In some countries, it is not uncommon to be asked for or expected to offer a bribe to get some business needs met. In Russia, never use high-pressure communication techniques, as they will surely have a negative effect. In many oriental countries, showing harmony in business discussions even when at odds with each other is critical. Harmony indicates a manner for them to save face and retain personal dignity which is a critical part of their social structure. Many Malaysians and Oriental cultures are very, very sensitive to retaining face in all aspects of their lives.
In many Oriental or Malaysian countries, people rely on facial expression, tone of voice and posture to tell them what someone feels. They often trust non-verbal messages more than the spoken word. Communication is often very subtle, indirect, and implied. They hint at a point rather than making a direct statement, since that might cause the other person to lose face.
In terms of dignity, other countries have just as unique challenges. For instance, in Saudi Arabia and many Middle Eastern Countries, you may need to repeat your main points since it will be interpreted as meaning you are telling the truth. When negotiating, Saudi’s usually start very low and haggling is expected. You may need to compromise on a point if someone’s dignity is at stake.
There is a tendency to avoid giving bad news and to give effusive acceptances, which may only mean ‘perhaps.’ One challenge I have experienced in dealing with staff or partners from India is that they will likely never tell you no, that they cannot do something. When pressed, they will likely say, “Oh, you really wanted that?” Then later, “Oh you really, really wanted that?”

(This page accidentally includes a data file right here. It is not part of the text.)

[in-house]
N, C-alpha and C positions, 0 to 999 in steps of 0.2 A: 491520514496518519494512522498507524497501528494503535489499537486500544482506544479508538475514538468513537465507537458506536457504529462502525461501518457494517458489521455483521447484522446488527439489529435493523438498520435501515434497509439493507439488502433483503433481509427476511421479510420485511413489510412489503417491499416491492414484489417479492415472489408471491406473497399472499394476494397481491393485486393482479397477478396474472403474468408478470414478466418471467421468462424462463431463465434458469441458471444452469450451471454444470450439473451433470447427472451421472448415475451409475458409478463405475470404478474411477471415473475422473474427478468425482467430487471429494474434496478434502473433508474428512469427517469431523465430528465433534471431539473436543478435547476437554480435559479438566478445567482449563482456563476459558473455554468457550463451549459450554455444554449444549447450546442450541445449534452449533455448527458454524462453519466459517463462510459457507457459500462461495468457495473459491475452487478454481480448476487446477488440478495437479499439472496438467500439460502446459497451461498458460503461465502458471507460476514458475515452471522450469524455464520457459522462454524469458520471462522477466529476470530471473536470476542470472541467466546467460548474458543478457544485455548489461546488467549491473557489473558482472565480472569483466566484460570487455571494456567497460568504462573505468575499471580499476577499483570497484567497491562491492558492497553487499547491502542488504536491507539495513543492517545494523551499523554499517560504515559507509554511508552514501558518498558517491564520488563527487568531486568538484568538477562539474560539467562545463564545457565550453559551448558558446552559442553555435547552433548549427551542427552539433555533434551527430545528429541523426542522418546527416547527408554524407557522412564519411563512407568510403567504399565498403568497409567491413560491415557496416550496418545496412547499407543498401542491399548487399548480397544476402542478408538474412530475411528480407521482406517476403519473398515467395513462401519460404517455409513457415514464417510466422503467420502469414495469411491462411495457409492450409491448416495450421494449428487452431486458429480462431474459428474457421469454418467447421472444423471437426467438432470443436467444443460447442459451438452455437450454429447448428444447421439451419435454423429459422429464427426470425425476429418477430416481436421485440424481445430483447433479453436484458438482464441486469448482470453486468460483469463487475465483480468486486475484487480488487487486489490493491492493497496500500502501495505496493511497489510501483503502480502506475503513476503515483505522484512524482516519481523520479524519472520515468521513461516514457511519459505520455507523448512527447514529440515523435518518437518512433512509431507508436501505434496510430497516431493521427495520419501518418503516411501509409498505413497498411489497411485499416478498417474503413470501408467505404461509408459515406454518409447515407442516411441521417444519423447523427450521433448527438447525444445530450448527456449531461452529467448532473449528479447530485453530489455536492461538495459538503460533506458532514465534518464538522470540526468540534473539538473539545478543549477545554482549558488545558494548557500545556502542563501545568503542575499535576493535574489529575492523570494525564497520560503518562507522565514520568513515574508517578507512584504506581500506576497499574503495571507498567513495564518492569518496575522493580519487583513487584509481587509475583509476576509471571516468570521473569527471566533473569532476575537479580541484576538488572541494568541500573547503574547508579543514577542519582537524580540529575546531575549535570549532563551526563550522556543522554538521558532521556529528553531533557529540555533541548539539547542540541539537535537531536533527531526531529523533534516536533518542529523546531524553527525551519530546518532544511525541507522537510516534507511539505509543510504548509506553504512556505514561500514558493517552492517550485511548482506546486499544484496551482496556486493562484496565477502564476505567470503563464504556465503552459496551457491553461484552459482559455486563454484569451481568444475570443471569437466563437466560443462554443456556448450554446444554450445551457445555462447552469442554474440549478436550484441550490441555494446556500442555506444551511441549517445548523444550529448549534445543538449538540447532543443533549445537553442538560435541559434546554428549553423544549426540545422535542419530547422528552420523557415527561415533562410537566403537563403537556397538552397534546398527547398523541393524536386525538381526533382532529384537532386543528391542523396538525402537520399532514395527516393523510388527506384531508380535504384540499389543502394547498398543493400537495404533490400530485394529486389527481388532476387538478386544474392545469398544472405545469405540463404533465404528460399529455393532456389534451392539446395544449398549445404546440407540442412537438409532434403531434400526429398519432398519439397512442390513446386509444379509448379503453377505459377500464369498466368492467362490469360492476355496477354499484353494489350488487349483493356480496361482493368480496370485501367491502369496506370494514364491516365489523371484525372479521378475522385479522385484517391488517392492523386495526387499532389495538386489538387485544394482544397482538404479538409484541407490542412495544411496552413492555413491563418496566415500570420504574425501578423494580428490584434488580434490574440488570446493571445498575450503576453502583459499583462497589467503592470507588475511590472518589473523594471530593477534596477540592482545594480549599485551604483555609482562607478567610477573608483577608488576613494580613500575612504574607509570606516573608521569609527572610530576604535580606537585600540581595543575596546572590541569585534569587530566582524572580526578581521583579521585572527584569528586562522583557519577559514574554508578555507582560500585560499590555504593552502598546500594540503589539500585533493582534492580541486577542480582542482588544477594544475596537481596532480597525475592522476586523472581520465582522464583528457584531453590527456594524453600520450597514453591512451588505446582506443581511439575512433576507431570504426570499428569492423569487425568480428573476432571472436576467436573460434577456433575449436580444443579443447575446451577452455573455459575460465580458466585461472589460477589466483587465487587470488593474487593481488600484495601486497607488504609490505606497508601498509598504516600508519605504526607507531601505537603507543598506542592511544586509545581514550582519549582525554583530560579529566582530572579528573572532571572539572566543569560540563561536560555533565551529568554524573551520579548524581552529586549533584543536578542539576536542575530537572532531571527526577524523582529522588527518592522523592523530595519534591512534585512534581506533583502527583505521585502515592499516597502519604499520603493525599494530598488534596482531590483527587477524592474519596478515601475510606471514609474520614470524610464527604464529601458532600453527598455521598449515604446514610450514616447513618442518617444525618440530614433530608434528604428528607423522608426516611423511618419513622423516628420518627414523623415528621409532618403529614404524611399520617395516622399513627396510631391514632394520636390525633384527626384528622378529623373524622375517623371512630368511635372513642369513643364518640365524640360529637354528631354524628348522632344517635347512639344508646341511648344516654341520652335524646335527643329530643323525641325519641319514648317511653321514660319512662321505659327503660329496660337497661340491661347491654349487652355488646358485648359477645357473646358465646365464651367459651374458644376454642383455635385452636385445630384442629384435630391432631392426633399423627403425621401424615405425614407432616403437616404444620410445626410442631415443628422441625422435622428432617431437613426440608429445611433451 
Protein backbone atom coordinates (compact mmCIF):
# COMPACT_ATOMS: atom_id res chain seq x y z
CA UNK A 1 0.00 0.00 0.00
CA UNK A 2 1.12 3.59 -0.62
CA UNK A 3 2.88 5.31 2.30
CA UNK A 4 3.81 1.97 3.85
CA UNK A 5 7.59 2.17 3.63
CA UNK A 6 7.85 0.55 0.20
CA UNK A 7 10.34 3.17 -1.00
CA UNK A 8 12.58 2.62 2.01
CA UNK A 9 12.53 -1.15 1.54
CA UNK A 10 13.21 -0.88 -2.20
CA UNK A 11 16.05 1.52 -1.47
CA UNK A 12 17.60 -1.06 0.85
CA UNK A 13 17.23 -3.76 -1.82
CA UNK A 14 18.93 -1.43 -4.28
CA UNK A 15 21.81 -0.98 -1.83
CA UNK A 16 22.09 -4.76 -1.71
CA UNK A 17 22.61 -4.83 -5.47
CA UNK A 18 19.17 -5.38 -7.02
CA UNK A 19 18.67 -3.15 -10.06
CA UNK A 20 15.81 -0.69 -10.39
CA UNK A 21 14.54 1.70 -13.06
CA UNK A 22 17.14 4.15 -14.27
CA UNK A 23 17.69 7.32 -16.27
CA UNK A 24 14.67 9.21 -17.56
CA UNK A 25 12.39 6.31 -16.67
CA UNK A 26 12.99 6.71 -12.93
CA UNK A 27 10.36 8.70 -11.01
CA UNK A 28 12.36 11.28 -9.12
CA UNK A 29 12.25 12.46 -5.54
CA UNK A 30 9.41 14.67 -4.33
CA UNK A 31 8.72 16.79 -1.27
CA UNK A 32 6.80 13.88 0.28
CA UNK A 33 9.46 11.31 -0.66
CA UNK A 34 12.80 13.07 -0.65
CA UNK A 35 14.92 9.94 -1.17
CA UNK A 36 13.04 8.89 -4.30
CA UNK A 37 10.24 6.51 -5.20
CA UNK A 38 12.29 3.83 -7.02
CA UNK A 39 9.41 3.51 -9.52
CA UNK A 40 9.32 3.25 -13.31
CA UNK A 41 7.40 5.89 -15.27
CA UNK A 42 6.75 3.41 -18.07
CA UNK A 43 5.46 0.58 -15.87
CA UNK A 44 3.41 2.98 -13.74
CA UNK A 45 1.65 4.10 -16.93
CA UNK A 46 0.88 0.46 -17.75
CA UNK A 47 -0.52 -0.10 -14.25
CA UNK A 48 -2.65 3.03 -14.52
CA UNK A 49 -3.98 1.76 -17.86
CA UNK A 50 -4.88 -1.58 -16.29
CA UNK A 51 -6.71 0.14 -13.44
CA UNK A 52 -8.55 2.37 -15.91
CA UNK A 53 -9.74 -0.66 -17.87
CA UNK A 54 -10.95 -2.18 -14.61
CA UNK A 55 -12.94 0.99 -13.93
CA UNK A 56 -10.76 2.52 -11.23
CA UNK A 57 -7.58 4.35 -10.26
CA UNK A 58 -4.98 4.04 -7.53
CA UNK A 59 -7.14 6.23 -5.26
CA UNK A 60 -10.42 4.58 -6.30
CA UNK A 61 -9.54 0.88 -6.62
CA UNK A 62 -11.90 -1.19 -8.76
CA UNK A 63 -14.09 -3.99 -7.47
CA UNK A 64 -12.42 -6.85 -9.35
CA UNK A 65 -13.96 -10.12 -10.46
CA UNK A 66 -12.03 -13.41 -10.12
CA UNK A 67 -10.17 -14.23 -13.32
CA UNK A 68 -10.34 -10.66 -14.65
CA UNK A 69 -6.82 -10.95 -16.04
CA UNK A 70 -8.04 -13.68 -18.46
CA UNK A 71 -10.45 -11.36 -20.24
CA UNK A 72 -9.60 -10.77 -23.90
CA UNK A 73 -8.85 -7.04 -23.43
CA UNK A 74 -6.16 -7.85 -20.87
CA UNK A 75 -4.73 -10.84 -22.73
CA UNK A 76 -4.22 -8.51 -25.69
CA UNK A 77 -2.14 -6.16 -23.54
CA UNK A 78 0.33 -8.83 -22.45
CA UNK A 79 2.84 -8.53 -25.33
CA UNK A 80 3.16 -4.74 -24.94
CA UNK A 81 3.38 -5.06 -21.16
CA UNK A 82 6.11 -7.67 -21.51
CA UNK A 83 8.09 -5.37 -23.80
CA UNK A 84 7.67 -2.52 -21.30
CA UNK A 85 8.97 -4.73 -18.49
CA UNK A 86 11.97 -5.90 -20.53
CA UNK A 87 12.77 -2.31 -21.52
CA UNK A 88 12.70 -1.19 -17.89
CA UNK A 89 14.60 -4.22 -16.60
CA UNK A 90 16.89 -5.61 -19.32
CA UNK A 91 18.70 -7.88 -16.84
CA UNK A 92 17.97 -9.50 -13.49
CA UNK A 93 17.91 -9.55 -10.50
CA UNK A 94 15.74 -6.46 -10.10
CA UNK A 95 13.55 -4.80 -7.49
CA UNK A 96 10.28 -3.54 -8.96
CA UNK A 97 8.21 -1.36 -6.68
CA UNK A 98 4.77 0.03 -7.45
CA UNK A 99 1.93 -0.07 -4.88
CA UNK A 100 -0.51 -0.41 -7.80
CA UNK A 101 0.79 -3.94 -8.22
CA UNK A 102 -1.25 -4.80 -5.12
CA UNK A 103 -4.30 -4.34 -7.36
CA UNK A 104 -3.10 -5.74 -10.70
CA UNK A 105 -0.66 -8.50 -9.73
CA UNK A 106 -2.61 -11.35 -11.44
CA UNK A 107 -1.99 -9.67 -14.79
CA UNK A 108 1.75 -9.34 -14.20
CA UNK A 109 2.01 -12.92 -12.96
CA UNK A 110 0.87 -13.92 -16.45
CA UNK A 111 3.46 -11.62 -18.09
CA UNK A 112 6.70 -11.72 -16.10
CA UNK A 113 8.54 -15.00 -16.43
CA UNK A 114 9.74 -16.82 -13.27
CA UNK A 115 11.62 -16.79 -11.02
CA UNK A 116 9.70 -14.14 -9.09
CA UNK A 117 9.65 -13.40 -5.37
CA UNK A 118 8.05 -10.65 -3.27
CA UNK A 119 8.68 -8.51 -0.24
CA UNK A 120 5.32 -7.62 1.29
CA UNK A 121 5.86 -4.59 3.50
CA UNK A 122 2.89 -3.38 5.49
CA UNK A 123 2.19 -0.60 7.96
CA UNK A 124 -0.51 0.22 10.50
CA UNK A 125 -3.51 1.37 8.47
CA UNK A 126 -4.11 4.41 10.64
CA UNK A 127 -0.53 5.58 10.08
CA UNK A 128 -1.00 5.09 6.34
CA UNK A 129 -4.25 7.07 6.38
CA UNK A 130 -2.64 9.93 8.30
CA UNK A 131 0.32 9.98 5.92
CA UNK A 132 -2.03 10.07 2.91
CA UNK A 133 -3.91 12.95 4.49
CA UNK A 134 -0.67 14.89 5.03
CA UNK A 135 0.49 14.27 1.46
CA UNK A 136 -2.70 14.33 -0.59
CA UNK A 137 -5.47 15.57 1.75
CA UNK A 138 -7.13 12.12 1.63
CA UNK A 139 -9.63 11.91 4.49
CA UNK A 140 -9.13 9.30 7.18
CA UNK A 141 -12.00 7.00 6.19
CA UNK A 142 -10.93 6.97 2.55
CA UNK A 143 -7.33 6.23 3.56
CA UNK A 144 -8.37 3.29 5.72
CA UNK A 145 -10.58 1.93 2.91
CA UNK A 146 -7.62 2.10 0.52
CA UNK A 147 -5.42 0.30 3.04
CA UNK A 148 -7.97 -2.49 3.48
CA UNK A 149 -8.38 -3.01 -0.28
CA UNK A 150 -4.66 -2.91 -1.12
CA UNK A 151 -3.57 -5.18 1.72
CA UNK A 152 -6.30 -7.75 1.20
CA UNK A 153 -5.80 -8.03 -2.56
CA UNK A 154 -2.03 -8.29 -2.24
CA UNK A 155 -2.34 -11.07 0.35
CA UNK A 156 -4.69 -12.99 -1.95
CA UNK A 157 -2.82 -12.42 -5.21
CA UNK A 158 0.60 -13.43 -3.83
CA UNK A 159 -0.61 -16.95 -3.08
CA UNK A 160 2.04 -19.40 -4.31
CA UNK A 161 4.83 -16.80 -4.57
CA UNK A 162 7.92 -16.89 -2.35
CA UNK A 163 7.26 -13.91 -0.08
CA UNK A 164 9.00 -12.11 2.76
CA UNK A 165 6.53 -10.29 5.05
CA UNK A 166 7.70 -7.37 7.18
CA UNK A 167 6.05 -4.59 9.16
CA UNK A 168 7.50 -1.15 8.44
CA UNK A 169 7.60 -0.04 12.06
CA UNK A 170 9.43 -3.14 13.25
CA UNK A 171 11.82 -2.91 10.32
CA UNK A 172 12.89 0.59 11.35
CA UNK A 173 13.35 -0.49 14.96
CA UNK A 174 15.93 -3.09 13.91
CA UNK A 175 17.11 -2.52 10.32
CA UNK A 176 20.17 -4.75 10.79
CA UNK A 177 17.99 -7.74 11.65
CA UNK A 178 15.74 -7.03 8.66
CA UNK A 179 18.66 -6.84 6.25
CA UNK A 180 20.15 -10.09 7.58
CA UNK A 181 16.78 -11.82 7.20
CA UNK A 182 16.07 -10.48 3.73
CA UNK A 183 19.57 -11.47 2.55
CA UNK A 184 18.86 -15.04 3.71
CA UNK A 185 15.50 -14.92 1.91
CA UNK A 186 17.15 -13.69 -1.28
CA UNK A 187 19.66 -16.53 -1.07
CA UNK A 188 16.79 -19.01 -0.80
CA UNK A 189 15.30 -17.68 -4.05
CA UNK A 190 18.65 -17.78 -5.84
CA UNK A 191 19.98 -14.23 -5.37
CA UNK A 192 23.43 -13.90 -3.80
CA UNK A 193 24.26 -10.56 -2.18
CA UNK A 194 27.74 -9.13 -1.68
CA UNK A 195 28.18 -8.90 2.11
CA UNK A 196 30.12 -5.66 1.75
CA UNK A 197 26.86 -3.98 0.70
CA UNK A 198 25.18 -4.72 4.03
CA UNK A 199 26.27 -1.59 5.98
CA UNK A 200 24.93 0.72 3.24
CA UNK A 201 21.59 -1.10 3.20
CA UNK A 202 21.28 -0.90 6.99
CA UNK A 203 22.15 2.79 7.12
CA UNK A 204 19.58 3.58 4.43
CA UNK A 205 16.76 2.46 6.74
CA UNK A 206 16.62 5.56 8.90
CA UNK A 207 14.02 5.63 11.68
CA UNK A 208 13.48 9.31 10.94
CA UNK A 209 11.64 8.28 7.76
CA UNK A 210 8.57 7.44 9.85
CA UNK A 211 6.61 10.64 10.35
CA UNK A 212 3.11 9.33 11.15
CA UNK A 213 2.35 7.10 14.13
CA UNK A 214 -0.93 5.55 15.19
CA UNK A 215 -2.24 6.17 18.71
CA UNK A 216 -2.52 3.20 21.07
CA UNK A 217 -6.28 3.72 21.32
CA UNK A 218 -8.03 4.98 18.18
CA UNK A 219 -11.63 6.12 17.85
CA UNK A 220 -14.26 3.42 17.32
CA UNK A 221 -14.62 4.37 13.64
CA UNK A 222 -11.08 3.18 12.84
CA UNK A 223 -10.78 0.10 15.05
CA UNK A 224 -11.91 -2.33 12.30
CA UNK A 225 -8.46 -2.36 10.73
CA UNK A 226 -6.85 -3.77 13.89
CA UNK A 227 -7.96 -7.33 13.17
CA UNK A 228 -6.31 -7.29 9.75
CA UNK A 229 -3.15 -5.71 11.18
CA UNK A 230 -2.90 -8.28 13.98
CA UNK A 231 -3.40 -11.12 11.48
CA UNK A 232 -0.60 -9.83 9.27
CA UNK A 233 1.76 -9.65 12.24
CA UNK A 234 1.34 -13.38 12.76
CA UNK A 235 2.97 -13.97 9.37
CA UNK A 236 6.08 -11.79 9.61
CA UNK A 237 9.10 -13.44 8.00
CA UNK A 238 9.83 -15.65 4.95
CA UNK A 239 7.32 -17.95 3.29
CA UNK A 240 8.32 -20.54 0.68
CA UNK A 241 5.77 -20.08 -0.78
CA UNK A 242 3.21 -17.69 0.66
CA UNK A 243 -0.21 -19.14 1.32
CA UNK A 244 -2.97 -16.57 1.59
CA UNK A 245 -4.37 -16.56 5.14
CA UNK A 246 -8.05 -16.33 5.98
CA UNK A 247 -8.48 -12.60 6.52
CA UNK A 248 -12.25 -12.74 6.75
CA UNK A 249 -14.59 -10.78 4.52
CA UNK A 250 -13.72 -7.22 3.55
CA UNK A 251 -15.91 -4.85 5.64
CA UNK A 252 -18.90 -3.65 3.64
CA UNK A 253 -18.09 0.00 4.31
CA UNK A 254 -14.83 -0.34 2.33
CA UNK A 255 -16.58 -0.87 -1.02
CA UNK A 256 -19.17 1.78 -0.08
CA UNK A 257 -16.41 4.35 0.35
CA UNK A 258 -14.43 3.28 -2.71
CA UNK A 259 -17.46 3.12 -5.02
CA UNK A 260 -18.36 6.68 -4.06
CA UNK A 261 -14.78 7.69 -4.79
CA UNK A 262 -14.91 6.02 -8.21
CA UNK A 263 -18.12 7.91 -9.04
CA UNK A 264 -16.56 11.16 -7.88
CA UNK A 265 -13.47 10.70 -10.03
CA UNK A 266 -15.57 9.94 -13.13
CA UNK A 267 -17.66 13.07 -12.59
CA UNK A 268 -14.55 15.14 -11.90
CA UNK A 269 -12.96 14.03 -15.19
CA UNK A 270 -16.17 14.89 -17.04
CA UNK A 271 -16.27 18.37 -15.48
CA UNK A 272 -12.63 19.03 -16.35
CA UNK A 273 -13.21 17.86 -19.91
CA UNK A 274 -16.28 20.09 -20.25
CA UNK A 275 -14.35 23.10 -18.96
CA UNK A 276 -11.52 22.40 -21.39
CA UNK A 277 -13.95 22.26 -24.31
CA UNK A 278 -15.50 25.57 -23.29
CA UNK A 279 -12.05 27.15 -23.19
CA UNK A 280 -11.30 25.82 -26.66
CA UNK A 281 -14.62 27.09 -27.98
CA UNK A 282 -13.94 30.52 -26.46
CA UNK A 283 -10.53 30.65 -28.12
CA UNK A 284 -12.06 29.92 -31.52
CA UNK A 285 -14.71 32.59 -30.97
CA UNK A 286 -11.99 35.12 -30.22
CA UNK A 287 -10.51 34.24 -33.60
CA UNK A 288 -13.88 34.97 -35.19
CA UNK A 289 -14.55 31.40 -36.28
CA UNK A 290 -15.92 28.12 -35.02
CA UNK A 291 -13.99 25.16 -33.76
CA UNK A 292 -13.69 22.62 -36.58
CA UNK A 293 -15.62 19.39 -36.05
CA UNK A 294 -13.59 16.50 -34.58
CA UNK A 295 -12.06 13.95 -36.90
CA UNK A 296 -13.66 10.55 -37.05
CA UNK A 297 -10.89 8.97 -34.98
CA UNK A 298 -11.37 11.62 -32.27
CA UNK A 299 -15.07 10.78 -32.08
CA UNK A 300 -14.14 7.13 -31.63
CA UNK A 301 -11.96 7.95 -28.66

I could go on about culture and communication in various countries. The key, though, is that to be successful you will need to adapt. You can read books on the area you are going but many nuances are never mentioned. I read everything I could find on Bermuda before taking a job there, and I was still ill prepared. While in the military they spent months preparing me to blend in with other cultures as a local. You will likely not have that level of training or even be able to find classes if you had the time to take them. I strongly recommend that before going you try to find people close to you from the area you are considering and talk with them in-depth about their lives back in their mother country and the challenges you can expect.